Melvin Brees
Farm Management Specialist
University of Missouri Extension

 

 

 

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Please send your comments and send suggestions to Melvin Brees, Farm Management Specialist, University of Missouri Extension, #1 Courthouse Square,  Fayette, MO 65248, call 660-248-2272, or send messages by e-mail to: breesm@missouri.edu.
October 22, 1999

Maximizing the LDP

Today's LDPs (loan deficiency payments), for most of Central Missouri, are $0.97 per bushel for soybeans and $0.28 for corn. Many market analysts and newsletter services have been recommending taking the LDP on both corn and beans. At the same time, they are not recommending any additional cash sales and believe both crops should go into storage. This is a speculative strategy for using the market loan program originally designed to serve as price insurance or a price support role. Is this a good idea?

The reasoning behind this strategy is that corn and soybean prices are at or near their harvest lows (Central Missouri cash bids [10-21-99] range $4.30 to $4.60 for soybeans and $1.60 to $1.80 for corn). While large supplies are expected to keep a lid on prices, many market analysts expect some price recovery from these levels. Taking the LDP at the lows and then selling the grain after prices recover results in a higher net price. This strategy attempts to "make the best of a bad (low price) situation!"

Taking the LDP now also attempts to take advantage of weak basis. The posted county price (PCP), used to determine the LDP, is calculated from the cash market. A weak basis results in lower cash prices and a larger LDP. As basis improves, cash prices increase relative to futures prices and the LDP shrinks--unless futures price declines offset improving basis. Collecting the LDP when harvest pressures prices and basis is weak attempts to maximize the LDP.

It is important to understand that collecting the LDP and continuing to store the grain is a speculative strategy! It assumes the risk associated with lower prices. Many soybean producers learned this lesson the hard way last year (1998). They collected the $0.30 to $0.52 LDPs, offered early during harvest, and continued to store the soybeans well into 1999. Prices fell and storage costs continued to add up, resulting in net prices well below $5.00. However, this didn't happen to everyone. Those who collected the early LDPs and sold their soybeans on higher prices in November 1998 received net prices approaching $6.00!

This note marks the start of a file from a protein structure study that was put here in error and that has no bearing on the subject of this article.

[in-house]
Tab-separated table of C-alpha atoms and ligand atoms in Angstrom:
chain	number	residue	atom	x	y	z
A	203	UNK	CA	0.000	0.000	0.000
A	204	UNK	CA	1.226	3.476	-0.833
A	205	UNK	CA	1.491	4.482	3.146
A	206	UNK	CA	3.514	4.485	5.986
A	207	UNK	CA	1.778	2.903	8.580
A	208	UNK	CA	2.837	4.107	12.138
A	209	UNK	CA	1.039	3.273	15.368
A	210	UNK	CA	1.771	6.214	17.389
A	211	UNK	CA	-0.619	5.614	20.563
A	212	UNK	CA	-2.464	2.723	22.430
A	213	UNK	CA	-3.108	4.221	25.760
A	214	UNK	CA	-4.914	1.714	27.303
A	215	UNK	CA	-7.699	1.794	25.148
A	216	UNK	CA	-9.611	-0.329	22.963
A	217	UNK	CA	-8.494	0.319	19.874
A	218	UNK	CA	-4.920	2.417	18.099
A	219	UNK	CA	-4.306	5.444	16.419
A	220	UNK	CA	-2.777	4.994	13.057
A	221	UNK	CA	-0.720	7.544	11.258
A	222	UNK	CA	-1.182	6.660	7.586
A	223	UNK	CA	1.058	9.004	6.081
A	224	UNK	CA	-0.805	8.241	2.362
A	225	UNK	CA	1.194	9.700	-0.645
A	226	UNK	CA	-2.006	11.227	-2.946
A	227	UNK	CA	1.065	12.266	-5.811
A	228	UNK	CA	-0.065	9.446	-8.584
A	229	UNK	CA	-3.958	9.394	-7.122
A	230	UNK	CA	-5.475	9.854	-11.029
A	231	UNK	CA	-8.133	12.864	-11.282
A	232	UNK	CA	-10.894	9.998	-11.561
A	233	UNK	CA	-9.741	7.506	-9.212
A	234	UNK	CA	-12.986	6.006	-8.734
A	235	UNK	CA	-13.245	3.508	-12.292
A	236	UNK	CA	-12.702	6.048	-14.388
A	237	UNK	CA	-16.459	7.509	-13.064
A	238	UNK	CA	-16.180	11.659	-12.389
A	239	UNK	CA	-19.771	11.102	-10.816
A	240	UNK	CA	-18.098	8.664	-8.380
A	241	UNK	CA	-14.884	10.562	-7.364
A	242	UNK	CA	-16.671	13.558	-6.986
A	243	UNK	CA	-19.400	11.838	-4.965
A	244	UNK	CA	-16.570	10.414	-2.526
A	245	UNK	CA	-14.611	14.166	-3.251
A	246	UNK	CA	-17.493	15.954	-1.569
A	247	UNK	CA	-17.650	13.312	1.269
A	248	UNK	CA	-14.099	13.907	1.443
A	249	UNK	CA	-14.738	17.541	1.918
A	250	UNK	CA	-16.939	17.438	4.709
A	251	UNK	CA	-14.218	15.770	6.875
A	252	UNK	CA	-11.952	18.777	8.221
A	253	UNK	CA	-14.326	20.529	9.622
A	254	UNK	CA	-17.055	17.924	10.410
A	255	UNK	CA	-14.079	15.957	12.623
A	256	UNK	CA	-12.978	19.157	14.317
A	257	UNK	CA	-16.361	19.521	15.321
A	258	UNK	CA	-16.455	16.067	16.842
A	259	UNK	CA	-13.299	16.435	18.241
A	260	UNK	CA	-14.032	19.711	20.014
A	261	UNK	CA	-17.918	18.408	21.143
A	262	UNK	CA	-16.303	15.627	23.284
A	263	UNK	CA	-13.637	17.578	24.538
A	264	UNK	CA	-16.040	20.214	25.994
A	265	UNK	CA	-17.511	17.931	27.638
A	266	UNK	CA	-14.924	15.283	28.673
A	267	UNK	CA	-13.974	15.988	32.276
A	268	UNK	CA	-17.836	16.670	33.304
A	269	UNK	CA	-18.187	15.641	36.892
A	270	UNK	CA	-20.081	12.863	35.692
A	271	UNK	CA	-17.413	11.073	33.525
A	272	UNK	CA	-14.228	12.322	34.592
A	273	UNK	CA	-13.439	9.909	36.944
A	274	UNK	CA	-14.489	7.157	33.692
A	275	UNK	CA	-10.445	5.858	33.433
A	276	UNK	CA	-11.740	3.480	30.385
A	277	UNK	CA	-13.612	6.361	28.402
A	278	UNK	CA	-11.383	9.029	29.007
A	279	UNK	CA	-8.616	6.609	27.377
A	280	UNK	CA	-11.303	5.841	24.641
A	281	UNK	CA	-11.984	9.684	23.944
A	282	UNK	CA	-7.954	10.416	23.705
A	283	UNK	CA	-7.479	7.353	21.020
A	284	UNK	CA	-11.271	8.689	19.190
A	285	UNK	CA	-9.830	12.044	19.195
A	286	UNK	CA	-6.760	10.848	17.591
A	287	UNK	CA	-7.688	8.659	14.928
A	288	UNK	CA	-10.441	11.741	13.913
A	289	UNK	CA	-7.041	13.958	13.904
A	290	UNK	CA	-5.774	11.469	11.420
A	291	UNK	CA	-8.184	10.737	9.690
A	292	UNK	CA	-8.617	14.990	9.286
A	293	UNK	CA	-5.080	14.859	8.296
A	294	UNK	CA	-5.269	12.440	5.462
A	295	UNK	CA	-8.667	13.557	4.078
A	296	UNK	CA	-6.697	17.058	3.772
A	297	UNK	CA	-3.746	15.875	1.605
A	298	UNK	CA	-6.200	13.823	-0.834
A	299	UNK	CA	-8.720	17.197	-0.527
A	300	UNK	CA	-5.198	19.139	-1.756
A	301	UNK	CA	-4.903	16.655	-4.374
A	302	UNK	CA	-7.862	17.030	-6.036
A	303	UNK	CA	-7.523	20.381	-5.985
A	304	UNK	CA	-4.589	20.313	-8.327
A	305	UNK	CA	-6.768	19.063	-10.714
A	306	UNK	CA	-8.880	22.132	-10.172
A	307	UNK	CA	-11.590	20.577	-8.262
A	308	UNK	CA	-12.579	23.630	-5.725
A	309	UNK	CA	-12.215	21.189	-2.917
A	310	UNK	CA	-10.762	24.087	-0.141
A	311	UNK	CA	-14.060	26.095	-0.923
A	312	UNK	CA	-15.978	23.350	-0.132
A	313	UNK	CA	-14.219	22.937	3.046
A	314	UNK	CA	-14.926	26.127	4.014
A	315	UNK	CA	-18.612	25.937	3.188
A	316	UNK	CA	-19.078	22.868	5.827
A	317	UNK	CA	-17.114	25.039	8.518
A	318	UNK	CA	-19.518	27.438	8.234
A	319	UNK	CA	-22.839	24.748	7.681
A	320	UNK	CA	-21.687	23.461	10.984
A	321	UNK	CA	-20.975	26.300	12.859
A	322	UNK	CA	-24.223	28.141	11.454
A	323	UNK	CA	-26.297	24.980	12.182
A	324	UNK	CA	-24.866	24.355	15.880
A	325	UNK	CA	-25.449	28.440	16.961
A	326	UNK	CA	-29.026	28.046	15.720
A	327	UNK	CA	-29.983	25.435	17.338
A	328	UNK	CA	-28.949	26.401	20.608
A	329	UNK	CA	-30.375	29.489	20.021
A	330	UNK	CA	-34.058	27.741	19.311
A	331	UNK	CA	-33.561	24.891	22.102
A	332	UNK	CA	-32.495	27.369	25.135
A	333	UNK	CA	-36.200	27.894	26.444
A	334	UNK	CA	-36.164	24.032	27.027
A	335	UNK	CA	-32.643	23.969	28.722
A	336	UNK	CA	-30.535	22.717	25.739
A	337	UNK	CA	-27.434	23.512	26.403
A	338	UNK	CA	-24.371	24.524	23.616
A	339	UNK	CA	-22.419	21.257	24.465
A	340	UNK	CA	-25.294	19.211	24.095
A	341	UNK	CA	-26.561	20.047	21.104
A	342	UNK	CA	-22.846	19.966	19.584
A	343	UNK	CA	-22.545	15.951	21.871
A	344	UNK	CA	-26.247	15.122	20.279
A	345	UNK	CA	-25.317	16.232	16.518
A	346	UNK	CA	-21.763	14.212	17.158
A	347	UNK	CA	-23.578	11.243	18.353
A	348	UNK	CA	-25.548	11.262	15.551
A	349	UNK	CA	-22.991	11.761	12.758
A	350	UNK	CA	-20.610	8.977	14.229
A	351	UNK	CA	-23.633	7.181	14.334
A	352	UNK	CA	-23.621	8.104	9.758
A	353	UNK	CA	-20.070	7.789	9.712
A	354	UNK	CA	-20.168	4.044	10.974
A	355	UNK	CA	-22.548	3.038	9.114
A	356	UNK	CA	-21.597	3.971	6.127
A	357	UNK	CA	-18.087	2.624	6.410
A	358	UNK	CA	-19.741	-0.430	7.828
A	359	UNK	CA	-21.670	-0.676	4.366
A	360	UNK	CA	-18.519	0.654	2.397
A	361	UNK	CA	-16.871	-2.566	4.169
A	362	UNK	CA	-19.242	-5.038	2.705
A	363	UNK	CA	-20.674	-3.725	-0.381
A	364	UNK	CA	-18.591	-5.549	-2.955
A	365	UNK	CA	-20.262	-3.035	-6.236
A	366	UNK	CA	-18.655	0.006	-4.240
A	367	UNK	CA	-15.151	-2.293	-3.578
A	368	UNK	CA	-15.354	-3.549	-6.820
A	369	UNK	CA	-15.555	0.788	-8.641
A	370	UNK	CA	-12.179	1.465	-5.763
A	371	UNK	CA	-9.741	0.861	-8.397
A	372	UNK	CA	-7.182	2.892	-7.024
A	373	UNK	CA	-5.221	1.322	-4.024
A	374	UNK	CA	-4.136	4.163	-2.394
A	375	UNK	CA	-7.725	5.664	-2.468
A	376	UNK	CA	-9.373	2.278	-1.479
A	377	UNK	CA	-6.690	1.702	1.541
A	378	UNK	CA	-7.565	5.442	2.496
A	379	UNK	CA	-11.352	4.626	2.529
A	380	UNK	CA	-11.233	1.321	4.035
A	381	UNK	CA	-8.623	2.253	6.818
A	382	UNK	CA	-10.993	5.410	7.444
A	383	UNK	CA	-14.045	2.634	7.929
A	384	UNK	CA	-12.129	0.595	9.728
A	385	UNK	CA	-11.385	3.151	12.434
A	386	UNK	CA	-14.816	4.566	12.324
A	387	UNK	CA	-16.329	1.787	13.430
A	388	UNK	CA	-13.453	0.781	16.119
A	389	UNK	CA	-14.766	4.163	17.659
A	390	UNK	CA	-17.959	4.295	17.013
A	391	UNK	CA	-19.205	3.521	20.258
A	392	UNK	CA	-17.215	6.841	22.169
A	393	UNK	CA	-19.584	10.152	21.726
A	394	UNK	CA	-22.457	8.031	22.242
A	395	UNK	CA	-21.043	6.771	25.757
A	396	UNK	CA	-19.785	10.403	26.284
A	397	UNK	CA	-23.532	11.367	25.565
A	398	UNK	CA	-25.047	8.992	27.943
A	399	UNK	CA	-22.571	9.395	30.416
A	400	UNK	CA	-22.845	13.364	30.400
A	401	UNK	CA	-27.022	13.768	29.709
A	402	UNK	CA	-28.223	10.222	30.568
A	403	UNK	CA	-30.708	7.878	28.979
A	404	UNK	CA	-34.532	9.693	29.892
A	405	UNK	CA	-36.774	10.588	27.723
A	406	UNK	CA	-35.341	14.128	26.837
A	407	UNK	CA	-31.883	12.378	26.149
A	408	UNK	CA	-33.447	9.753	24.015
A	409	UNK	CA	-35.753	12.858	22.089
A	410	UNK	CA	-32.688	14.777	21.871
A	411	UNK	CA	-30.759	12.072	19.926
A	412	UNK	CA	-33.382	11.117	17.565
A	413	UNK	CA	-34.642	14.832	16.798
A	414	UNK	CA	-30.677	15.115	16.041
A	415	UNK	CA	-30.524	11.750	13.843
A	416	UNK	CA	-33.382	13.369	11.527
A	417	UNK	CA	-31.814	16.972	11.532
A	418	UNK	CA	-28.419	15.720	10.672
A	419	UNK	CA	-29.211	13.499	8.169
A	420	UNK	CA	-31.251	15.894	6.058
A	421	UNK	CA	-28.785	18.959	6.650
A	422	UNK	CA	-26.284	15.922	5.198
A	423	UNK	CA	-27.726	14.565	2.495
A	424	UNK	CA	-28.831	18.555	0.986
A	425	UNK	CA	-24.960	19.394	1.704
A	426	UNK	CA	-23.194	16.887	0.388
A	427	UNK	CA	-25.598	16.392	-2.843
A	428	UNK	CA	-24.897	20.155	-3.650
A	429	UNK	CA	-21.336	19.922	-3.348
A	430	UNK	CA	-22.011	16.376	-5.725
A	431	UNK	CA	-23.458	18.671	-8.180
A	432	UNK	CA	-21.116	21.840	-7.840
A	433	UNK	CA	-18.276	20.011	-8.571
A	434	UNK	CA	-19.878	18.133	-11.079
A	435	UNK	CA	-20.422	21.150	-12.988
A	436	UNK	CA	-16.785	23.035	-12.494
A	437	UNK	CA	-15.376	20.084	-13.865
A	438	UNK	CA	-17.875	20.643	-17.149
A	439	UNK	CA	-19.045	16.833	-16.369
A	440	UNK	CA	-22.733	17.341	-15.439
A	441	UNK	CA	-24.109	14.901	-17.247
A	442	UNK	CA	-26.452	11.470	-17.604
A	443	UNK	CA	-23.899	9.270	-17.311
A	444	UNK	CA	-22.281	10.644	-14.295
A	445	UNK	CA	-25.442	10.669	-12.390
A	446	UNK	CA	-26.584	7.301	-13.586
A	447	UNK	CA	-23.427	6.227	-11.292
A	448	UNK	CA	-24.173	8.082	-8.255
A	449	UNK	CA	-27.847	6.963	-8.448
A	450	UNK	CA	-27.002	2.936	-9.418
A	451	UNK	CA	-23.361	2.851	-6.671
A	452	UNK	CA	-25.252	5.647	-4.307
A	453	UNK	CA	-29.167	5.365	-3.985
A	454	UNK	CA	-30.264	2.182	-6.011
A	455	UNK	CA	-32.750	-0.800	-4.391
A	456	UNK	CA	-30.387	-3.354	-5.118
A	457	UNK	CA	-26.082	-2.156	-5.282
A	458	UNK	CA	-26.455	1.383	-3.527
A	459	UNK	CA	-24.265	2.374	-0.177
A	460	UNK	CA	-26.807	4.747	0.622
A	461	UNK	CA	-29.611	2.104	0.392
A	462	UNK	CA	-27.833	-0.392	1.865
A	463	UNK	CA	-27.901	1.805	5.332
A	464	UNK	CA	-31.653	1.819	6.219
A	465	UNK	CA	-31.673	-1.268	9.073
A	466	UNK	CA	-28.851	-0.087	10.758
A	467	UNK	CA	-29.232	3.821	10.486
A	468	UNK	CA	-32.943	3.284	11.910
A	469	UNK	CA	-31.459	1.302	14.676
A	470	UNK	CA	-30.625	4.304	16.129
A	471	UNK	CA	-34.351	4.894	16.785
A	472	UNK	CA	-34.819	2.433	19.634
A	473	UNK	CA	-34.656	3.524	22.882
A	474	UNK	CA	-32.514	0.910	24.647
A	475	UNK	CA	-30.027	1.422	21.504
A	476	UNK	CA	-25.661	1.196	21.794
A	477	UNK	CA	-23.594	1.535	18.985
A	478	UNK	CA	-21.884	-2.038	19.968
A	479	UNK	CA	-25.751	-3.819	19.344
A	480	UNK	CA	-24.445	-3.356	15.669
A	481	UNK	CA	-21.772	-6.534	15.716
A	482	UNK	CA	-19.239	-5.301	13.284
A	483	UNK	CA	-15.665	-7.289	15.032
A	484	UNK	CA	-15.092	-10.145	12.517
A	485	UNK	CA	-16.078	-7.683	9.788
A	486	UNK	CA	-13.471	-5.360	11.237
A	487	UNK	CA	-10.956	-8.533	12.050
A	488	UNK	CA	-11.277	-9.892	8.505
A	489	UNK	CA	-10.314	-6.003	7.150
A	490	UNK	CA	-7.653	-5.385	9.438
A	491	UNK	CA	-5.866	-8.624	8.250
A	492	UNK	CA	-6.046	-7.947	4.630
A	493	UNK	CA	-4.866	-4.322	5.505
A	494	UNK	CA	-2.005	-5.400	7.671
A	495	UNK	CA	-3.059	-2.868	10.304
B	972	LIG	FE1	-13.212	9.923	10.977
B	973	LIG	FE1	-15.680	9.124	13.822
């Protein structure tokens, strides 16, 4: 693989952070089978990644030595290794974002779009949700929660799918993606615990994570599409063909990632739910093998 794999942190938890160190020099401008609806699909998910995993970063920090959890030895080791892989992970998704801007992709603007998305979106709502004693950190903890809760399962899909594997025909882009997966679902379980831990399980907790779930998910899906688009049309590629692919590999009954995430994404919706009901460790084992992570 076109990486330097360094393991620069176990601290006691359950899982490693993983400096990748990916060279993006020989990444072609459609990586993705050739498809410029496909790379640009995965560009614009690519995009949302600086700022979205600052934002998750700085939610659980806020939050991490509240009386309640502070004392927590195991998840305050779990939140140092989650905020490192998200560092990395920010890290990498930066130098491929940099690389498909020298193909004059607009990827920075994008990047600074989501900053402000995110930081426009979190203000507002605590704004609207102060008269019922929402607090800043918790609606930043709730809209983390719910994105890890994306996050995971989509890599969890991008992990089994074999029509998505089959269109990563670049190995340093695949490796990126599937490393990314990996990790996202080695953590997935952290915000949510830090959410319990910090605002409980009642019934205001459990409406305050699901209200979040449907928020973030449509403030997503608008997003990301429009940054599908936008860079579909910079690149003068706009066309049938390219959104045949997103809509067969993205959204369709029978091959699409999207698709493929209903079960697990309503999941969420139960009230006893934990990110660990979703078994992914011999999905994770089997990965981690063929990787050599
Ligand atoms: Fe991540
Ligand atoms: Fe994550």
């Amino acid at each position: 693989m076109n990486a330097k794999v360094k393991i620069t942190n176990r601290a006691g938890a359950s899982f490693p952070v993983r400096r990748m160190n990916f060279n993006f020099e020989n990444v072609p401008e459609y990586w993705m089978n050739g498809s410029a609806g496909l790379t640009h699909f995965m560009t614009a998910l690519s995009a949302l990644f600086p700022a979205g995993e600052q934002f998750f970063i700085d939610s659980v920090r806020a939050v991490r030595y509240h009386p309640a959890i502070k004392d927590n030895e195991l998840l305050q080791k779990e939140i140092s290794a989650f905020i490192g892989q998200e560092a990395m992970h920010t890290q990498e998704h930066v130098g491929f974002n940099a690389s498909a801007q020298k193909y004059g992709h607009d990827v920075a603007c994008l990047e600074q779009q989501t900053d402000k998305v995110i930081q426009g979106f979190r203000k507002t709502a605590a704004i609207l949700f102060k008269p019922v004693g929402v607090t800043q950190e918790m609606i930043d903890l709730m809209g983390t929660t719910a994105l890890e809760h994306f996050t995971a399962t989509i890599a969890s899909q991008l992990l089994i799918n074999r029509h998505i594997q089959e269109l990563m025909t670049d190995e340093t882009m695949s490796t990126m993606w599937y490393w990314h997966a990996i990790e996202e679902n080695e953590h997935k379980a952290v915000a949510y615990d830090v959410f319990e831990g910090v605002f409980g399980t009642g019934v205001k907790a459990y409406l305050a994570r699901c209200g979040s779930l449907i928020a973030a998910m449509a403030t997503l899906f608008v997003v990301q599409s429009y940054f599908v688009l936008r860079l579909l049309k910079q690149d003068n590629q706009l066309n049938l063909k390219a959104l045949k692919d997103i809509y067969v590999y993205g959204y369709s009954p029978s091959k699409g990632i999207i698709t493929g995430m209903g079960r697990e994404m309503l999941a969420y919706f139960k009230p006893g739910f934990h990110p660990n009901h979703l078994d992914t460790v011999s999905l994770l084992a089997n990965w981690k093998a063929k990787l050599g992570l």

It all comes down to accepting and managing risk. The LDP was designed to support prices at the loan rate, if cash sales are made. The CCC market loan provides "price insurance" at loan rate if stored grain is placed under loan. Collecting the LDP and forgoing the loan, while storing the grain, assumes the risk of lower prices and it is important to understand and manage this risk. It is very risky to collect the LDP and plan on storing the grain for a long period of time. For example, avoiding cash sales for the remainder of the year (because of taxes) adds greatly to the risk of this strategy. Last year's only opportunity to make this strategy work, for soybeans, occurred following harvest and prior to end of the year. Trying to maximize the LDP requires watching the markets closely and being prepared to move the grain at any time. The strategy has potential and don't dismiss it because it because of last's year's mistakes, but it is important to recognize and deal with the risks associated with it.

-- Melvin


University of Missouri ExtensionDecisive Marketing - October 22, 1999
http://outreach.missouri.edu/agconnection/DCT/DM991022.html -- Revised: April 20, 2004
breesm@missouri.edu